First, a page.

On appeal, the Workers’ Compensation Court of Appeals must determine whether “the findings of fact and order [are] clearly erroneous and unsupported by substantial evidence in view of the entire record as submitted.” Minn. Stat. § 176.421, subd. 1(3). Substantial evidence supports the findings if, in the context of the entire record, “they are supported by evidence that a reasonable mind might accept as adequate.” Hengemuhle v. Long Prairie Jaycees, 358 N.W.2d 54, 59, 37 W.C.D. 235, 239 (Minn. 1984). Where evidence conflicts or more than one inference may reasonably be drawn from the evidence, the findings are to be affirmed. Id. at 60, 37 W.C.D. at 240. Similarly, findings of fact should not be disturbed, even though the reviewing court might disagree with them, “unless they are clearly erroneous in the sense that they are manifestly contrary to the weight of evidence or not reasonably supported by the evidence as a whole.” Northern States Power Co. v. Lyon Food Prods., Inc., 304 Minn. 196, 201, 229 N.W.2d 521, 524 (1975).

A decision which rests upon the application of a statute or rule to essentially undisputed facts generally involves a question of law which the Workers’ Compensation Court of Appeals may consider de novo. Krovchuk v. Koch Oil Refinery, 48 W.C.D. 607, 608 (W.C.C.A. 1993), summarily aff’d (Minn. June 3, 1993).


Employers are responsible for “compensation in every case of personal injury arising out of and in the course of employment without regard to negligence.” Minn. Stat. § 176.021, subd. 1. In this matter, the employee was carrying milk into the group home in which she works for consumption by persons in the employer’s care. This situation meets the “in the course of” component of the statute. For the injury to be compensable, however, the employee must also show that the injury arose out of her employment. This element has been held to require that the employee show a causal connection between the work activity and the injury. Gibberd v. Control Data Corp., 424 N.W.2d 776, 780, 40 W.C.D. 1040, 1047 (Minn. 1988).

In this matter, the employee testified that she had “turned around and taken a step” when she heard the pop from her left knee and experienced pain.[5] The pain began when she took the step forward and no twisting was involved.[6] The employee did not claim that there was anything amiss with the surface that she was walking on at the time of the knee injury.[7] She reported that the three gallons of milk that she was carrying did not affect her stability and she was engaged in “normal walking.”[8]

The employee argues that the compensation judge erred in not finding that the employee’s carrying of three gallons of milk substantially contributed to the employee’s February 23, 2017, work injury. But the employee must first meet her burden to show that the injury arose out of employment to meet the compensability standard of Minn. Stat. § 176.021, subd. 1. Where an employee cannot show a causal connection between the work and the injury, the injury is not compensable. Dykhoff v. Xcel Energy, 840 N.W.2d 821, 73 W.C.D. 865 (Minn. 2013). The causal connection is some form of increased risk that the employee is exposed to through employment. Hohlt v. Univ. of Minn., 897 N.W.2d 777, 781, 77 W.C.D. 509, 514 (Minn. 2017); see also Roller-Dick v. Centracare Health Sys., 916 N.W.2d 373, ___ W.C.D. ___ (Minn. 2018).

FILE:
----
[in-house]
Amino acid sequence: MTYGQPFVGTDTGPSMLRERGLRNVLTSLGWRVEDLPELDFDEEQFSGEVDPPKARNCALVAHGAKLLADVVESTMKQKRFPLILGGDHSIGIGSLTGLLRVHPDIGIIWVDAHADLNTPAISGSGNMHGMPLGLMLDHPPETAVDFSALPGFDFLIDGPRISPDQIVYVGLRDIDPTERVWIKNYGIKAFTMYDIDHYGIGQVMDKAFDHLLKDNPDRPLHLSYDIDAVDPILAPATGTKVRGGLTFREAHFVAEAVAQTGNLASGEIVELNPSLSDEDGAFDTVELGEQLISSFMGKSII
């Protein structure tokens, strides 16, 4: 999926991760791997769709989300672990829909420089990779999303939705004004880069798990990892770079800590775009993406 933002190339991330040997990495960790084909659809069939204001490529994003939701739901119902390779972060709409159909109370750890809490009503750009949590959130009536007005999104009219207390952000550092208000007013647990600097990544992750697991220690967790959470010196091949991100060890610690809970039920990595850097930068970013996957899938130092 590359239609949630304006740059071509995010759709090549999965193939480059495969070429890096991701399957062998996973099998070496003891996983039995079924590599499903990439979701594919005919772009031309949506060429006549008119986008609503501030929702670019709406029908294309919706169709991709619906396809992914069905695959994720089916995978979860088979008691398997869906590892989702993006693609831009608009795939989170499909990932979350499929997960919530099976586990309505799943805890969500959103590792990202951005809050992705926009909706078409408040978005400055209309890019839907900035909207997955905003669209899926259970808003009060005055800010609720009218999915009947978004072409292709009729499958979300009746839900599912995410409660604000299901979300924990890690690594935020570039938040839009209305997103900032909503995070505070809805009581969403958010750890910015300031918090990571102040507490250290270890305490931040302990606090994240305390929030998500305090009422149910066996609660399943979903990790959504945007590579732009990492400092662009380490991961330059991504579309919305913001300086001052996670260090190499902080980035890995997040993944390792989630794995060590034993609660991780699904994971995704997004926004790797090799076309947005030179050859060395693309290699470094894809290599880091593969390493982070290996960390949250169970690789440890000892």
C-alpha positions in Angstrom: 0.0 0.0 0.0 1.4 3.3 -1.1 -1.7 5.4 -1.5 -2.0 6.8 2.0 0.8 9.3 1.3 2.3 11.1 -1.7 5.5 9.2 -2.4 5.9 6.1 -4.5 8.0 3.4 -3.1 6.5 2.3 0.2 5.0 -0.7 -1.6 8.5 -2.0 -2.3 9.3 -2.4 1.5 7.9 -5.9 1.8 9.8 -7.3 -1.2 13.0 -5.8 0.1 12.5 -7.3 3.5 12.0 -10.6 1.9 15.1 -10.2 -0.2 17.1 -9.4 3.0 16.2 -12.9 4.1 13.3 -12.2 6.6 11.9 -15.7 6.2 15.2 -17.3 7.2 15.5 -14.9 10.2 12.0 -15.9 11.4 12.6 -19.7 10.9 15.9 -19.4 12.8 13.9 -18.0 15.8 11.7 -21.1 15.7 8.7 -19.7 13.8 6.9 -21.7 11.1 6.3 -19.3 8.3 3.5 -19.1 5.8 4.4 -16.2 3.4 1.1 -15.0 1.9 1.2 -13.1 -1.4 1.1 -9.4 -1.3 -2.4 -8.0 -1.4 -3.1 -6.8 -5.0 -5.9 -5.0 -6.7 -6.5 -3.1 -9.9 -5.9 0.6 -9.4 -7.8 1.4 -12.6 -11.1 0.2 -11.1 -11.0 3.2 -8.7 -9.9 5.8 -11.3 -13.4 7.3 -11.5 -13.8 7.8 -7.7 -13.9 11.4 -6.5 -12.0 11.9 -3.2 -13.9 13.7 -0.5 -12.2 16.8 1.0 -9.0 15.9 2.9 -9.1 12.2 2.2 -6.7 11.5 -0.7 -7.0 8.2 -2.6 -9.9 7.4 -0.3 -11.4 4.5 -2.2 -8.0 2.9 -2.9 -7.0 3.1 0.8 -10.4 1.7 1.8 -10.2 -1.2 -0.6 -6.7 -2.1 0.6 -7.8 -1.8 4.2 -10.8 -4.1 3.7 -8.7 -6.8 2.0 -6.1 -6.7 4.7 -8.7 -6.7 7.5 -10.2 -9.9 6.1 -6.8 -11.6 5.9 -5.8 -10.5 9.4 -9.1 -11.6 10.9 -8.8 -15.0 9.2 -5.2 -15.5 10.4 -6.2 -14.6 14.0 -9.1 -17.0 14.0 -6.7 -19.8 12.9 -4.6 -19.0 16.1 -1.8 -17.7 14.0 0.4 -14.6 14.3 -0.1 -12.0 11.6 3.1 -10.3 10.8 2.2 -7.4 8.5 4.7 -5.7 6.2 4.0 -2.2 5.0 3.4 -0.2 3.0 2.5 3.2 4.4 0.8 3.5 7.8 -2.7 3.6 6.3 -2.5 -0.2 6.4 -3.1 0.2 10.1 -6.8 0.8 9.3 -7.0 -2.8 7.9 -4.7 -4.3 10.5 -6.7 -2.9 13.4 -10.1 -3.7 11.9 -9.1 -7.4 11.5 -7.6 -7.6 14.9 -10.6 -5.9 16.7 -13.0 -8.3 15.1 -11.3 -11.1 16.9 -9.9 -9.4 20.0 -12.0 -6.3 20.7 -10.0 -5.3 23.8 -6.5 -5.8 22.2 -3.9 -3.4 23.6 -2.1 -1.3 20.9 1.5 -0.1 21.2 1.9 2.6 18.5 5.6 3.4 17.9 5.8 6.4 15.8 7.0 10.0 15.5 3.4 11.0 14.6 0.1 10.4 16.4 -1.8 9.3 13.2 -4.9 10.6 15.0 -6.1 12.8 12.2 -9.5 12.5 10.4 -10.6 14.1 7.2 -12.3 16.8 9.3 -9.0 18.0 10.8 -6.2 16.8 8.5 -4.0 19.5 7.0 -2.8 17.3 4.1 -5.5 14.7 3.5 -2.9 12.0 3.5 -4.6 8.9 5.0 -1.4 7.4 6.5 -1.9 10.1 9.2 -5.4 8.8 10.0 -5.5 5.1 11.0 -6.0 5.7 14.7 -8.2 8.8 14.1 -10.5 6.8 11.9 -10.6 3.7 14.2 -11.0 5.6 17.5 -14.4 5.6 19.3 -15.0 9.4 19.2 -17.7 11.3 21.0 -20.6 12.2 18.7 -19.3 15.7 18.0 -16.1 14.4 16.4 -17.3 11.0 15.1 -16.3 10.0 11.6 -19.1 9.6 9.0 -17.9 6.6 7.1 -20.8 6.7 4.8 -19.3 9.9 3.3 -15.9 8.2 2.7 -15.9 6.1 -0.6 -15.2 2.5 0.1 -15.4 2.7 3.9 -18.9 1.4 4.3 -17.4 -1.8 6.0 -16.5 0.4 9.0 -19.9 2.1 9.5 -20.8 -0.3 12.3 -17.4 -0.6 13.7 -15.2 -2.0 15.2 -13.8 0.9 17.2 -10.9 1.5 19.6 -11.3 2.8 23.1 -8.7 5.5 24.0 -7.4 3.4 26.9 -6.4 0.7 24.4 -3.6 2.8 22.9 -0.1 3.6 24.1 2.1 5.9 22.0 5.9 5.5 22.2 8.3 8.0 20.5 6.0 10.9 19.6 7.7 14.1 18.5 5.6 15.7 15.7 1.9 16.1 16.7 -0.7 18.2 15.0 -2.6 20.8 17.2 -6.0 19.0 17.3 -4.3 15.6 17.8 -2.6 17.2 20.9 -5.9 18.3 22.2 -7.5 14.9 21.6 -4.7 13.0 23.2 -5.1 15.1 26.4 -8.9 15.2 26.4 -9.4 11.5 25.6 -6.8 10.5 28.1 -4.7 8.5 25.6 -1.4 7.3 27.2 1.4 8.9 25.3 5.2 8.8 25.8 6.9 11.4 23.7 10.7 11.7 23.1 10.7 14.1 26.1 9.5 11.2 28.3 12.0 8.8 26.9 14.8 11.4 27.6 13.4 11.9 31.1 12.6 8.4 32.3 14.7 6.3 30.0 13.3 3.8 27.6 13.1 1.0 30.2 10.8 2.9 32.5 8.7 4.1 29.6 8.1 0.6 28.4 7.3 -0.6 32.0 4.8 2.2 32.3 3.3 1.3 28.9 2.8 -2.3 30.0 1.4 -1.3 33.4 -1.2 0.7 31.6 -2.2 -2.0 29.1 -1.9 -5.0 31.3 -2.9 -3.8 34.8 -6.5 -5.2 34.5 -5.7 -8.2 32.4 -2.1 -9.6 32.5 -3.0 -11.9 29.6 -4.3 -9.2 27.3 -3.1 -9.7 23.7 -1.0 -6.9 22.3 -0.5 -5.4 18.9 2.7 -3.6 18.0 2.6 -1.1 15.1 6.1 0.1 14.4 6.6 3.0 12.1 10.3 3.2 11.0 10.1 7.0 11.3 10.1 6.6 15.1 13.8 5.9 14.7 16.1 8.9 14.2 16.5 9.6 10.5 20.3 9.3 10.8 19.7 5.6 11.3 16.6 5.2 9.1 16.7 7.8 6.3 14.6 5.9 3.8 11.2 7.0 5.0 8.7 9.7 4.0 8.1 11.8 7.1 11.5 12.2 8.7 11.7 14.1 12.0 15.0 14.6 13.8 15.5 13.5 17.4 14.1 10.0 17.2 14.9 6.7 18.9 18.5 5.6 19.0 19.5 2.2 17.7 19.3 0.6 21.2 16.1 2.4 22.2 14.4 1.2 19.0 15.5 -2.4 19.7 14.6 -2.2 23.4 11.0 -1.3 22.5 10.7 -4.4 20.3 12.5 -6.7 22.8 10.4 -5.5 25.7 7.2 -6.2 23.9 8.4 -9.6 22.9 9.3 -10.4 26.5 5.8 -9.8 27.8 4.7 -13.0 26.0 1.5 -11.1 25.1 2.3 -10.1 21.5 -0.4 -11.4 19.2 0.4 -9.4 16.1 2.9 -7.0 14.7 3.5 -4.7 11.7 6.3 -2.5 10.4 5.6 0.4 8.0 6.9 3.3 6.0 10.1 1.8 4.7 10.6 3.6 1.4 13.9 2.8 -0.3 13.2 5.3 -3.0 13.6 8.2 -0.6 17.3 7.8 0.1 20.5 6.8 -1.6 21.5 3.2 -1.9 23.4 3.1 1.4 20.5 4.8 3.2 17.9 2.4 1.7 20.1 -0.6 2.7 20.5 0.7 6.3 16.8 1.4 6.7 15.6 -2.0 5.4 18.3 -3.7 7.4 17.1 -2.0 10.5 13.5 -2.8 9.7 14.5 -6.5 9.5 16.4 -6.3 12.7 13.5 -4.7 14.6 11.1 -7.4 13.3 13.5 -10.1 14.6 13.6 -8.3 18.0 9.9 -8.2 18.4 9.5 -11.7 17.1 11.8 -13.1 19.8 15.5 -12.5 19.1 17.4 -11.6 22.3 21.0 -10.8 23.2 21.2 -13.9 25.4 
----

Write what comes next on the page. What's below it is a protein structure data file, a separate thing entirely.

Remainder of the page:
The employee maintains that this case is controlled by Papesh v. Kandersteg, Inc., No. WC10-5109 (W.C.C.A. Nov. 1, 2010). In that case, the employee was turning after she picked up a box. In the process of turning, the employee experienced pain in her right knee. The compensation judge in that matter found that the injury was caused by the twisting motion that was required to carry out her job duties. Similarly, this court has recently held that a change in position necessitated by work meets the employee’s burden of proof of the necessary causal connection component for compensability. James v. Duluth Clinic, No. WC18-6128 (W.C.C.A. Aug. 21, 2018).

In both Papesh and James, the injury arose from a twisting motion necessitated by the employee’s working conditions. In this matter, the employee had completed her turn and was striding normally. The employee’s testimony was unequivocal that she was walking normally, and unaffected by the three gallons of milk that she was carrying. A reasonable inference from this testimony is that there was no increased risk attributable to the employee’s work duties that caused her knee problem. As the Minnesota Supreme Court has held, simply walking without some increased risk does not meet the employee’s burden to demonstrate a causal connection between the employment and the injury. Dykhoff, 840 N.W.2d at 827. With no showing of increased risk, the employee has not met her burden to prove an injury that arose out of employment. The compensation judge’s Findings and Order, served and filed March 9, 2018, are affirmed.

[1] Employee’s Ex. 1, at 13.

[2] Employee’s Ex. 1, at 9.

[3] Employer’s Ex. 1.

[4] Employee’s Ex. 3.

[5] T. 21.

[6] T. 27.

[7] T. 29.

[8] T. 31.